ShareWiz Ultra Secure Server Setup

Memory Security


Memory Security

Secure Shared Memory

/dev/shm can be used in an attack against a running service, such as httpd. Modify the /etc/fstab file to make it more secure.

Mount /dev/shm writable, but without permission to execute programs and without permission to change the UID of running programs.

Issue the following command:

sudo vi /etc/fstab

and add this line:

tmpfs     /dev/shm     tmpfs     defaults,noexec,nosuid     0     0

tmpfs (ramfs formerly) is the name of the temporary file system of Linux. It is implemented directly in the kernel since version 2.6.

/dev/shm implements a temporary system file -type tmpfs. It is mounted as a hard disk but the data is written into RAM. The name comes from shm Shared Memory often used for exchanging data between processes.

Note that in Ubuntu, /dev/shm is a link to /run/shm.

By default, /dev/shm is mounted read/write, with permission to execute programs

In recent years, many security mailing lists have noted many exploits where /dev/shm is used in an attack against a running service, such as httpd. Most of these exploits, however, rely on an insecure web application rather than vulnerability in Apache or Ubuntu. There are a few reasons for it to be mounted read/write in specific configurations, such as real-time configuration of a Synaptics touchpad for laptops, but for servers and desktop installations there is no benefit to mounting /dev/shm read/write.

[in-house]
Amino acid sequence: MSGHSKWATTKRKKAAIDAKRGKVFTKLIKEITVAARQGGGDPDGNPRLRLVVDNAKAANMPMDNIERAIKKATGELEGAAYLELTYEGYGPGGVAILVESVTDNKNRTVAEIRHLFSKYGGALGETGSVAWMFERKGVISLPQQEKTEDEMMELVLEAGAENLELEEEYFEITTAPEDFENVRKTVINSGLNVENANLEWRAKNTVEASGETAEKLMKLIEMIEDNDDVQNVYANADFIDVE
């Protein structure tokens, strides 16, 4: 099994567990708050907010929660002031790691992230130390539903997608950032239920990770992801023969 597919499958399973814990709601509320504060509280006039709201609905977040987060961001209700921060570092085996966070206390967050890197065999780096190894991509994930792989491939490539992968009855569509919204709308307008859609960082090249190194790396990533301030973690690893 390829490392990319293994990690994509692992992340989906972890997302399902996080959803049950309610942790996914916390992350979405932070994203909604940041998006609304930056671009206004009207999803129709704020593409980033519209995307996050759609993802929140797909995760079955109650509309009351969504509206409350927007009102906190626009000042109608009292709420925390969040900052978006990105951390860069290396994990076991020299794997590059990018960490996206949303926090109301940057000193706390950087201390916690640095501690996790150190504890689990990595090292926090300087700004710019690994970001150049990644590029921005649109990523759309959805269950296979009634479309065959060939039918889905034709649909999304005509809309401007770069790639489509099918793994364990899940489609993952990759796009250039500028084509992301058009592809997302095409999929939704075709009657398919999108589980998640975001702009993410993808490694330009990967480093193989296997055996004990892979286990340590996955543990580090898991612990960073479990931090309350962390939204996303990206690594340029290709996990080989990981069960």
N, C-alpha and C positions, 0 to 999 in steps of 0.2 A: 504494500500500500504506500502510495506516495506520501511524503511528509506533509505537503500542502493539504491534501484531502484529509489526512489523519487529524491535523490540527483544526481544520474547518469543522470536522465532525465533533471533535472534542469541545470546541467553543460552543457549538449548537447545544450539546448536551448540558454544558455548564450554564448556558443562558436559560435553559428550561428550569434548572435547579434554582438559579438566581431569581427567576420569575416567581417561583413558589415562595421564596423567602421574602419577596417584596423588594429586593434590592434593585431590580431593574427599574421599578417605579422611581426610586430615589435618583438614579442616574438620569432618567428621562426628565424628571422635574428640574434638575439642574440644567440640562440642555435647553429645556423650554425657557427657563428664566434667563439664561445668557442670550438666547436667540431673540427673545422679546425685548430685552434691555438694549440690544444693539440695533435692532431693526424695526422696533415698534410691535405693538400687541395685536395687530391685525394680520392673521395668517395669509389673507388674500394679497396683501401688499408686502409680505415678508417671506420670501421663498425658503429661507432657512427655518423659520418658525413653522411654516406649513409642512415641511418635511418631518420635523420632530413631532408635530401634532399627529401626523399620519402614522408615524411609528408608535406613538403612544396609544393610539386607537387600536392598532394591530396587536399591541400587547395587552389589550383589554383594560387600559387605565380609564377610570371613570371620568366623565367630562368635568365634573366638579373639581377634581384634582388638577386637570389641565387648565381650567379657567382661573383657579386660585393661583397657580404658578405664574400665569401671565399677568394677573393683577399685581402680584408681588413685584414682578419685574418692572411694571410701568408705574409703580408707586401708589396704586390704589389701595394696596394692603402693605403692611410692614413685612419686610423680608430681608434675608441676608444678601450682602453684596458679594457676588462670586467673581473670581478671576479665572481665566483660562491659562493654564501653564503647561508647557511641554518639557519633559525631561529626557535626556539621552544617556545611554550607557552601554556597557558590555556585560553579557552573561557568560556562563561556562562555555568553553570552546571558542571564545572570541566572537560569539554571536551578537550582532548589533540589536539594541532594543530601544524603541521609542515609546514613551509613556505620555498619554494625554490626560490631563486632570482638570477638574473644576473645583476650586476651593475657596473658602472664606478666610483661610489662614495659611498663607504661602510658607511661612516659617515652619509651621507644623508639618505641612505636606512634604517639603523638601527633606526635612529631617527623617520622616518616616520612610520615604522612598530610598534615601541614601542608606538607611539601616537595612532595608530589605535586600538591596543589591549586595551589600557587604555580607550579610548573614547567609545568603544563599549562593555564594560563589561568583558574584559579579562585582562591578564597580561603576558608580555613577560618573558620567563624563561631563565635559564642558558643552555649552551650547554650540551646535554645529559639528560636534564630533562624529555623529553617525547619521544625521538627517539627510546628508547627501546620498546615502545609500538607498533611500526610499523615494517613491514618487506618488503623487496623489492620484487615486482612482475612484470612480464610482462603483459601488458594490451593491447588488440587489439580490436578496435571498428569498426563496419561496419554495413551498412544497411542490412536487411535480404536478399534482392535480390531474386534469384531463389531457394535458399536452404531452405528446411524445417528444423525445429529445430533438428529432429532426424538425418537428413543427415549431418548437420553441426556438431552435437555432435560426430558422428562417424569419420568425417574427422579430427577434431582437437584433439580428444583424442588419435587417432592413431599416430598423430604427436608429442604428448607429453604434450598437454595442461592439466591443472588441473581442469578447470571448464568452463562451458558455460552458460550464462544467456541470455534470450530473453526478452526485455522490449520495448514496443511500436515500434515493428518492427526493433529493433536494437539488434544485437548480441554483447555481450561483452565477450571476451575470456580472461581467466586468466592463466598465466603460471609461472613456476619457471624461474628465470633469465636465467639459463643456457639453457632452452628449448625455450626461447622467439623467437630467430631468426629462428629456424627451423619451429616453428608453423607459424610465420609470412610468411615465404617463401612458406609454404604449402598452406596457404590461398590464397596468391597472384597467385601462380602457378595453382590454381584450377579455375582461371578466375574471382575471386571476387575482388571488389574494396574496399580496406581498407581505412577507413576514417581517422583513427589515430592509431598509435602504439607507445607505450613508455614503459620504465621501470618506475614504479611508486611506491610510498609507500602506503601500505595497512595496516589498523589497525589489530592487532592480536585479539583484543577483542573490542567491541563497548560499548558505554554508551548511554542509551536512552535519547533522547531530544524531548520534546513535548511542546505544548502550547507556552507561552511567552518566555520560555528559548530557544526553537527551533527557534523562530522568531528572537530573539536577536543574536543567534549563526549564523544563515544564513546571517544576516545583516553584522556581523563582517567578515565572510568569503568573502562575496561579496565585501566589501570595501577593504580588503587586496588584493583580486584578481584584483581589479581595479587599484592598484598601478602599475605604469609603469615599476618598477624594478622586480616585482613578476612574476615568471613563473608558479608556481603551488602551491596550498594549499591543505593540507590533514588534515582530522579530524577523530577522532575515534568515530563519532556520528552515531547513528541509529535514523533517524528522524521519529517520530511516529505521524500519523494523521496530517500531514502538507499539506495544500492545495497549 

To change this setting, edit the /etc/fstab file to include the following line:

tmpfs     /dev/shm     tmpfs     defaults,ro     0     0

This will mount /dev/shm in read-only mode. If you have a good reason to keep it writable, put this line in /etc/fstab instead:

tmpfs     /dev/shm     tmpfs     defaults,noexec,nosuid     0     0

The changes will take effect the next time you reboot, unless you remount /dev/shm with the command:

sudo mount -o remount /dev/shm

NOTE: Many programs will not work if you make /dev/shm read-only.

See Ubuntu Stricter Defaults for further information.


Increase the size of Shared Memory (Optional)

Issue the following command:

sudo vi /etc/fstab

and modify this line:

tmpfs     /dev/shm     tmpfs     defaults,noexec,nosuid     0     0


tmpfs     /dev/shm     tmpfs     defaults,noexec,nosuid,size=2g     0     0

where 2g is the required size.

Increase or reduce the /dev/shm filesystem size as required.

To be even more extreme, you may drop or disable this temporarily RAM-based filesystem entirely, to prevent it from auto-mount during system boots up, if none of the application in that Linux server relying on shared memory function or explicitly using tmpfs (as a quick-and-dirty trick to improve execution performance).

Issue the command man fstab for further information on fstab; and the command man mount for further information on the tmpfs filesystem options.


Restart the System

To enable the new settings to be recognized, restart the system.

Issue the following command:

sudo reboot

...and log back in using Putty


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